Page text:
Neil Rathmell

Books, plays and blogs on literary topics

Aimez-vous Tremblay?

Among the many things monolingual Britain is unable to appreciate is the work of one of Canada’s best playwrights. Unlike the Canadian writers whose work we do know, Michel Tremblay … Continue reading

July 20, 2016 · Leave a comment

Was Shakespeare a Catholic?

Whether Shakespeare was a Catholic is and will always be a moot point. The only thing we can say with any certainty is that his grandfather was. The only way … Continue reading

July 6, 2016 · Leave a comment

We just don’t say that sort of thing

Philip Hensher begins his introduction to the Penguin Book of the British Short Story with the assertion that ‘the British short story is probably the richest, most varied and most … Continue reading

June 22, 2016 · Leave a comment

A short story by Giovanni Verga

A young Sicilian woman called Nedda declares, at the end of a short story by Giovanni Verga, that it is better to be dead than alive and thanks the Holy … Continue reading

June 8, 2016 · Leave a comment

Submission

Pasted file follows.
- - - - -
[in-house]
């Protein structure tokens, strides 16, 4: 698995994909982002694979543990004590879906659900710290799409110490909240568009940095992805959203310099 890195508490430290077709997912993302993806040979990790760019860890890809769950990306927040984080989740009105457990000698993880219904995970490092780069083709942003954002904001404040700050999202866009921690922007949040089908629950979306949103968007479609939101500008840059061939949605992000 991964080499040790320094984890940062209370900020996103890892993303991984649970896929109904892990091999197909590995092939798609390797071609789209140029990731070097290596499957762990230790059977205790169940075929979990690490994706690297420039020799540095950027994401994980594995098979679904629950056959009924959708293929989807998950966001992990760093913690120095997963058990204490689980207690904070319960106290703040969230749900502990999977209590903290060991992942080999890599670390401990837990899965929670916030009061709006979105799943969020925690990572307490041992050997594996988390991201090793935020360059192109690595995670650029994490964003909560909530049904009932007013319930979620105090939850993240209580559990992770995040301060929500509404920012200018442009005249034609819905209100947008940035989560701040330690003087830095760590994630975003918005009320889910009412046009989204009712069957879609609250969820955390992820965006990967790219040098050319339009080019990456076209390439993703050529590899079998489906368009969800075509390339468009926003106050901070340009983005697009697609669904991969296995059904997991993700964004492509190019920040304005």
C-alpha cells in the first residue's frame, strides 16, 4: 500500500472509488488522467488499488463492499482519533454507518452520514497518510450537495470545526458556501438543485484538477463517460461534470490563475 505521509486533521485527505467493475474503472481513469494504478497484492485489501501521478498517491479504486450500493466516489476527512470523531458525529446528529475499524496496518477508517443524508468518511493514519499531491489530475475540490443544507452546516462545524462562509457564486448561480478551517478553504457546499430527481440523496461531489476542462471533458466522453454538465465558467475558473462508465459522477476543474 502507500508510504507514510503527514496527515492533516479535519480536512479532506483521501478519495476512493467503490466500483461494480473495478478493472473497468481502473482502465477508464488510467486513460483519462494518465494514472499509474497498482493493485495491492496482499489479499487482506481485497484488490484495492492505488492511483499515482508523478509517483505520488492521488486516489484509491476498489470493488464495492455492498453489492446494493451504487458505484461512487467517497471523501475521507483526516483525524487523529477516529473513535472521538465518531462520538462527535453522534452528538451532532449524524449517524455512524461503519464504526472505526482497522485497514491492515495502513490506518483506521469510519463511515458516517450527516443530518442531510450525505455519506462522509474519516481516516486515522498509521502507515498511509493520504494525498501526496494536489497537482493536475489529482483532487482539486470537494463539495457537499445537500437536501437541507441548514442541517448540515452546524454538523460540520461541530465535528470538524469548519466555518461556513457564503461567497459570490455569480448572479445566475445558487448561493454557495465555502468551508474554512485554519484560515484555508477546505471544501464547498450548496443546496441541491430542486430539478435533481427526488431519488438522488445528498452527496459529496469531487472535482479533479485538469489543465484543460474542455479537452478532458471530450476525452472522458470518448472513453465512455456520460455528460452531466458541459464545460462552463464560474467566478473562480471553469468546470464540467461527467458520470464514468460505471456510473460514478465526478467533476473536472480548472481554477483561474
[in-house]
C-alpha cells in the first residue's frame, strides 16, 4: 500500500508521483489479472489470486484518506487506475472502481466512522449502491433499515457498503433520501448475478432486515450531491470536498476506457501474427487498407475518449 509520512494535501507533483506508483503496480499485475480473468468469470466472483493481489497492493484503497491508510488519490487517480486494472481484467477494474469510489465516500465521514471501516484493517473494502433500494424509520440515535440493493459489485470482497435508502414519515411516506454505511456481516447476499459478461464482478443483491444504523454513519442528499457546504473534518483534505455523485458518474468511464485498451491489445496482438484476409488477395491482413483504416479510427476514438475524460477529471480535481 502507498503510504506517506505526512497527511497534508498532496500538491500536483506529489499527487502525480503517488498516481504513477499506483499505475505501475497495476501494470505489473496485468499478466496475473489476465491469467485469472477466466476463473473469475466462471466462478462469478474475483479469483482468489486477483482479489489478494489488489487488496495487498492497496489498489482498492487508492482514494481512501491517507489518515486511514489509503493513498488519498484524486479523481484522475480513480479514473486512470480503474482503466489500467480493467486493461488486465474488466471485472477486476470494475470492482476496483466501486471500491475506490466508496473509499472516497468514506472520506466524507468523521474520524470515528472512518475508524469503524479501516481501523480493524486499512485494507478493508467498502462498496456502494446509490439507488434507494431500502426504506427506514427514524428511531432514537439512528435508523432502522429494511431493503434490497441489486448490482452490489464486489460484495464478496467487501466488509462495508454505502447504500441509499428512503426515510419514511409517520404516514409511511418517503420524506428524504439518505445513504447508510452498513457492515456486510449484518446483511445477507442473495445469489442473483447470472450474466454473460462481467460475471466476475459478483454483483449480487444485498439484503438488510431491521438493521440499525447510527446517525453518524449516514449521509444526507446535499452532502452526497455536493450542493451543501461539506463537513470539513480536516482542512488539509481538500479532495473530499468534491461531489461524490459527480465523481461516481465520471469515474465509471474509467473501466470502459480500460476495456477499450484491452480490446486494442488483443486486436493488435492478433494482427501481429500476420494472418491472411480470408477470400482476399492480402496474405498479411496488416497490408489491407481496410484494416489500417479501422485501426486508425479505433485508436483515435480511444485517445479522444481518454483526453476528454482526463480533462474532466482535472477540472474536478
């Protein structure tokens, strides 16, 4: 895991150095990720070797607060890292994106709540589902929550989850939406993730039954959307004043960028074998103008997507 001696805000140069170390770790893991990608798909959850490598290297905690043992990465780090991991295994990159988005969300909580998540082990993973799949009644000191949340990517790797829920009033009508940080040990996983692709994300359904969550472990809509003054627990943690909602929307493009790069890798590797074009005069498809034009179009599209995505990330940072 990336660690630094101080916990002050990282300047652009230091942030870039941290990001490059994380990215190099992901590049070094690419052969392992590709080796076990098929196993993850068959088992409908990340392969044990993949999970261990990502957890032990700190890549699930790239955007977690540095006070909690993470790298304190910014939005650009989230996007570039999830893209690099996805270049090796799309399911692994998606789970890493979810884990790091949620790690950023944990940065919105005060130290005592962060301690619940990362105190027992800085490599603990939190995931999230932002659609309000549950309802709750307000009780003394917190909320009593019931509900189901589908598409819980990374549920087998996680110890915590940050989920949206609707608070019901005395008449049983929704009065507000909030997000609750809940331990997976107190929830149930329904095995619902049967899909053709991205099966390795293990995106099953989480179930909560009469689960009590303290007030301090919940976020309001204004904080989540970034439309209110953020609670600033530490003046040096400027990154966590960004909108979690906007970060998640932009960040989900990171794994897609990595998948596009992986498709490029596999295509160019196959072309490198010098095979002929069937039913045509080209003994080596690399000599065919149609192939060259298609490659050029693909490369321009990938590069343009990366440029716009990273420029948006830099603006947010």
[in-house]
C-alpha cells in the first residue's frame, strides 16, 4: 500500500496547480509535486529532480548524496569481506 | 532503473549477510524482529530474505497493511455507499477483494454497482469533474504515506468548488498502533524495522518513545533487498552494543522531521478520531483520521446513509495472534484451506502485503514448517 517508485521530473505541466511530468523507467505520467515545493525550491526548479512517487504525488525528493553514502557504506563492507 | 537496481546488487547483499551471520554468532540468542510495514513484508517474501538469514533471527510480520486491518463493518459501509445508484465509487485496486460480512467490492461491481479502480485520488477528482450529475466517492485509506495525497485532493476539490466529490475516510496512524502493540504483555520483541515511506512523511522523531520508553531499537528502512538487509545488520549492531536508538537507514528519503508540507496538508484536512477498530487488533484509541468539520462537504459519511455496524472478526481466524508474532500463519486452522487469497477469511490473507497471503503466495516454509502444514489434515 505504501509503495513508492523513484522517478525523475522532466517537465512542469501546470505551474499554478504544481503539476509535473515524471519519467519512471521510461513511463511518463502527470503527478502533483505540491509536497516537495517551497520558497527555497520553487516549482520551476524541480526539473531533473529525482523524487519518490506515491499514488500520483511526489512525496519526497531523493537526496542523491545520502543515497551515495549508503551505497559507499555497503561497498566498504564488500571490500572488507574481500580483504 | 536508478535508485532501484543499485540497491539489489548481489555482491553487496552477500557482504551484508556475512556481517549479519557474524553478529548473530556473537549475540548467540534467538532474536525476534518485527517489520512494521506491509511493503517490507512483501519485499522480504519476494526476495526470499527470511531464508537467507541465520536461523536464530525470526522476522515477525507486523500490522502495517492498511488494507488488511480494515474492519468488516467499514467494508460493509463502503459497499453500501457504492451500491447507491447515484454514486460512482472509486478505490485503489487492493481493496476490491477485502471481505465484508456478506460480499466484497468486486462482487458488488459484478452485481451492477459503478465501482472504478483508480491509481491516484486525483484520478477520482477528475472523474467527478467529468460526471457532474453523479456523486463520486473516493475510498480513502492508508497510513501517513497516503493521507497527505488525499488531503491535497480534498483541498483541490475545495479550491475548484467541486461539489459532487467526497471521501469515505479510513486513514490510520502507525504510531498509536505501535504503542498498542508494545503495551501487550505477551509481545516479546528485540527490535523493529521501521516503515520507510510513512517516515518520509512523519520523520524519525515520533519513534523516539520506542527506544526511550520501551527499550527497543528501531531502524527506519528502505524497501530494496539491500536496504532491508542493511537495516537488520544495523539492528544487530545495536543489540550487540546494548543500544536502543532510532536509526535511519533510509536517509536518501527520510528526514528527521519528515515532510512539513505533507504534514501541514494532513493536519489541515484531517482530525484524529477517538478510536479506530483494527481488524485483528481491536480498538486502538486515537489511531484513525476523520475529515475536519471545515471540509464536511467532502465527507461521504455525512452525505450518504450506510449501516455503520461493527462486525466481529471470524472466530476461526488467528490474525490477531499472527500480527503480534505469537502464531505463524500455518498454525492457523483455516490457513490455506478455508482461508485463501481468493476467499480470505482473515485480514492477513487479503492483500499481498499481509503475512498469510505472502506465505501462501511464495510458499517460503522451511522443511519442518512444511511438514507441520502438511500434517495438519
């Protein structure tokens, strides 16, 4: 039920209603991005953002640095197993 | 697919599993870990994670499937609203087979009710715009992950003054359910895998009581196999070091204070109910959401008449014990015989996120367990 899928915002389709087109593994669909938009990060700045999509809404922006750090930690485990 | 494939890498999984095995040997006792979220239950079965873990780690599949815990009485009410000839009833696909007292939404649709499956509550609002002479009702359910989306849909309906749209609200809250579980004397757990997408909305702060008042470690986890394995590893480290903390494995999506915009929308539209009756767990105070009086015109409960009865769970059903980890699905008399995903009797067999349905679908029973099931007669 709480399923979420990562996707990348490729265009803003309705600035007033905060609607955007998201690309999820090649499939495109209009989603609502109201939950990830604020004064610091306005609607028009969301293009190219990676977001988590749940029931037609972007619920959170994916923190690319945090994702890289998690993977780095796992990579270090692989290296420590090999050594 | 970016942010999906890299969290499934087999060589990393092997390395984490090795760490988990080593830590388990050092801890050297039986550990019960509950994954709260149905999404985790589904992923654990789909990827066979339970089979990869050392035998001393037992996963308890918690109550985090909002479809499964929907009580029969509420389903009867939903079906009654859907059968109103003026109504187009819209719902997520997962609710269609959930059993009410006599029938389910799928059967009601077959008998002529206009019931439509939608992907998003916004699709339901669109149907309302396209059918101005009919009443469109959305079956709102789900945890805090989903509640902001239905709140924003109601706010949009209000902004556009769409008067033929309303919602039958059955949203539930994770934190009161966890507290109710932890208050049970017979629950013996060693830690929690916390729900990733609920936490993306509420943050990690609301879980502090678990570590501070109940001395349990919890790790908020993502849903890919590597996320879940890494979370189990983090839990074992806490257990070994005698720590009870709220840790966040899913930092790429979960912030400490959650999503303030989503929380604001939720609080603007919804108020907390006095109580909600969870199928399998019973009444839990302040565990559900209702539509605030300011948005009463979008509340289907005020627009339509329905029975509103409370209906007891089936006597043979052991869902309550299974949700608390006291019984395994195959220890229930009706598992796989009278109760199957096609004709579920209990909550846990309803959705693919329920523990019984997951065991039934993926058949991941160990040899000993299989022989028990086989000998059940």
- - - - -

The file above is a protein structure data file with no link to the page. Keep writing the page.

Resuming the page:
By coincidence, I finished reading Michel Houellebecq’s latest novel, Soumission, just a few days before Sadiq Khan, a Muslim, was elected Mayor of London. In the novel, another Muslim, Mohammed … Continue reading

May 25, 2016 · Leave a comment

Tottel’s Miscellany

In 1557 Richard Tottel published the first anthology of English verse, the forerunner of Palgrave’s Golden Treasury and the Penguin Book of English verse. Tottel’s book, which came to be … Continue reading

May 11, 2016 · Leave a comment

The literary case for Britain to stay in the EU

There is nothing in the founding documents of the European Union about ever closer literary union. But if there were, even if that were the only kind of union proposed, … Continue reading

April 27, 2016 · 3 Comments
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